When Charlie Parker, the prodigiously talented alto saxophonist, passed away, his obituary in The New York Times listed his age as “about 53.”
In reality, Parker was only 34.
What created this egregious error? New York Times’ obits are usually spot-on.
The story of Parker’s death is as tragic as much of the rest of his life. As the astute jazz chronicler, Nat Hentoff, wrote: “There have been a number of instances in jazz history of the incandescent hero-as-world-overturning-improviser eventually plunging, like Icarus, into burnt out extinction…but there has been no more daring, dangerous, revolutionary flight than that of Charlie Parker.”
Jazz critic Whitney Balliett put it this way: “Parker…was one of the wonders of 20th century music…he tragically consumed himself, and at the same time he was a demon who presided gleefully over the wreckage of his life.”
Parker’s final journey began on March 9, 1955 when, on the way to a gig in Boston, he stopped off at New York’s posh Stanhope Hotel to visit his friend and patron, Baroness Nica de Koenigswarter.
Leaving his luggage in the car, Parker appeared at the Baroness’ suite in rumpled distress.
She offered him a drink, which he refused, saying that he was on the wagon. He did accept some ice water to “cool” his fiery ulcers — and then promptly began vomiting blood.
Alarmed, the Baroness summoned her physician, Dr. Robert Freymann — the same doctor who later famously lost his license over his liberal use of amphetamine prescriptions for celebrity clients. Freymann immediately urged Parker to enter a hospital; Parker refused, but did agree to remain in the Baroness’ apartment to recover.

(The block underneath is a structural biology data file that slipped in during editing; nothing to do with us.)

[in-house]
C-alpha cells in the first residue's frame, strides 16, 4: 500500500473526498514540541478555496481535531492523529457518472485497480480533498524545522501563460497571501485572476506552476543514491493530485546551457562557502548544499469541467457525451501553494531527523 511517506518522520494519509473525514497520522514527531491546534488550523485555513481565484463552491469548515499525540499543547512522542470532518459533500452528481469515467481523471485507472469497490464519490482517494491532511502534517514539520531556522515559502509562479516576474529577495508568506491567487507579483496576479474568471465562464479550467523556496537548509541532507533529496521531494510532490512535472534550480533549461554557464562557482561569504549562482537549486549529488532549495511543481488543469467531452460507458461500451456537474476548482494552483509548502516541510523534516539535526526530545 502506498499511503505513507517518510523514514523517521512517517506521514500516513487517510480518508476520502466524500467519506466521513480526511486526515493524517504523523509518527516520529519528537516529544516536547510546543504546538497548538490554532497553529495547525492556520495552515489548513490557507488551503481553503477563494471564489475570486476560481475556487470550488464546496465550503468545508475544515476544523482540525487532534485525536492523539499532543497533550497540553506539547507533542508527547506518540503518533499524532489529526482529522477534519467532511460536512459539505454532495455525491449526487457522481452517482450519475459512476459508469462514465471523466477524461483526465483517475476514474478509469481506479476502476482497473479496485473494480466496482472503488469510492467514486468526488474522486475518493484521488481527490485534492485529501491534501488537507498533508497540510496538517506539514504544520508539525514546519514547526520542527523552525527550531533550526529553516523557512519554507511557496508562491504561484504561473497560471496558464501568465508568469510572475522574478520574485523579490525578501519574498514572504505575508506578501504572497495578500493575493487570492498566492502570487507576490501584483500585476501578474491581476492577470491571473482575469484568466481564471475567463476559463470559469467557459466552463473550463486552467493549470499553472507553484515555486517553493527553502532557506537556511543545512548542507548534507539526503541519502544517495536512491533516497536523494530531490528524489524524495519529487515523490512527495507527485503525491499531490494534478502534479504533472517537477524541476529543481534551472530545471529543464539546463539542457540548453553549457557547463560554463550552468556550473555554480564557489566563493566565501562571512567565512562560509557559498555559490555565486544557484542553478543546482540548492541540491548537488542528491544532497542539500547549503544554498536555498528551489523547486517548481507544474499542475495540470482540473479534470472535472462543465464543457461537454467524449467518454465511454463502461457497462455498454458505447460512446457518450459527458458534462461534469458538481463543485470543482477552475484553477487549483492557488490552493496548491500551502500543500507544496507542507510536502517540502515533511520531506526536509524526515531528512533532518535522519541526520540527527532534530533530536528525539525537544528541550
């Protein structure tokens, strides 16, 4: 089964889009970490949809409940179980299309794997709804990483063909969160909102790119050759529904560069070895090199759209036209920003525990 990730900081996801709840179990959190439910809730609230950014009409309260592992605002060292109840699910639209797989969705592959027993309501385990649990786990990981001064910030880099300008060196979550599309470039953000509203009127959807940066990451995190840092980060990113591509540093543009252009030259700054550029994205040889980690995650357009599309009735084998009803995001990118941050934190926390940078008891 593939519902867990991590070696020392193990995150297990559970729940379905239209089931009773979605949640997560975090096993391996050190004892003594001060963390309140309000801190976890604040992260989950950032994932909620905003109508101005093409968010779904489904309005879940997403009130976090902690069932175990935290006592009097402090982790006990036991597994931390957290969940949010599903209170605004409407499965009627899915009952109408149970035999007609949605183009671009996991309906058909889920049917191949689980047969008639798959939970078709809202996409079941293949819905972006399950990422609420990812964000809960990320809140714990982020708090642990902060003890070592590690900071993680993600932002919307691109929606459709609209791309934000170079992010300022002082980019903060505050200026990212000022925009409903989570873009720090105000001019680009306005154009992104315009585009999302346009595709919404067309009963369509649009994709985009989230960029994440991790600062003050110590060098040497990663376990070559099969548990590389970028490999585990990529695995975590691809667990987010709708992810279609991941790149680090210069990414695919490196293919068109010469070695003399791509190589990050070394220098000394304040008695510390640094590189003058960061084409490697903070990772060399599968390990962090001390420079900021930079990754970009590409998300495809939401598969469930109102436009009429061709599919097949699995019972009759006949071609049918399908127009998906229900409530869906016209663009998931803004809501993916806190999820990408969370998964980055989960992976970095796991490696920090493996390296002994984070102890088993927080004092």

A few days later, Parker appeared to be on the mend. He was allowed to sit in the living room to watch Tommy Dorsey’s program on television; suddenly, Parker began choking and, within minutes, was dead.
Although the official cause of his death was pneumonia, a friend more accurately put it, “Charlie died of everything.” Years of alcohol and drug abuse compounded with intemperate habits finally killed him.
So decimated by his life style, Parker’s body appeared to be that of a much older man: 53 was just a guess on the part of the authorities.
But personal chaos will never overshadow the musical legacy Parker left in his wake.
Miles Davis said it well: “you can tell the history of jazz in four words. Louis Armstrong. Charlie Parker.”
Although “Bird,” as he was nicknamed, is primarily remembered for creating bebop, he mastered the entire Jazz genre.
Balliett described it: “No other saxophonist has achieved as human a sound. It could be edgy, and even sharp…it could be smooth and big and somber. It could be soft and husky…the blues lived in every room of his style.”
Parker had eclectic taste in music; he keenly admired the classical composer, Igor Stravinsky. One memorable evening, Stravinsky and three companions came to see Parker perform live at a nightclub — aware of his presence in the audience, Parker added a portion of Stravinsky’s Firebird Suite into one of the numbers, much to the delight of all present.
Charlie Parker was a musical genius — he took his life and his art to the limits. As he said, “if you don’t live it, it won’t come out of your horn.”
2020 marks Parker’s 100th birthday; it will be celebrated with remastered musical releases, limited edition art works and public performances (COVID permitting). A forum, Bird and Beyond, Celebrating Charlie Parker at 100 took place in January at Lincoln Center — it can viewed here.
Finally, Bird, the 1988 Clint Eastwood film about Parker’s life is showing on Amazon Prime. It’s a bittersweet account which deftly balances his remarkable gifts and his equally remarkable self-destructiveness. The soundtrack is extraordinary: through technical wizardry, Parker’s original mono-recordings are paired with current musicians.
Critics have called the soundtrack his final masterpiece.
Charlie Parker, August 29, 1920 – March 12, 1955. RIP.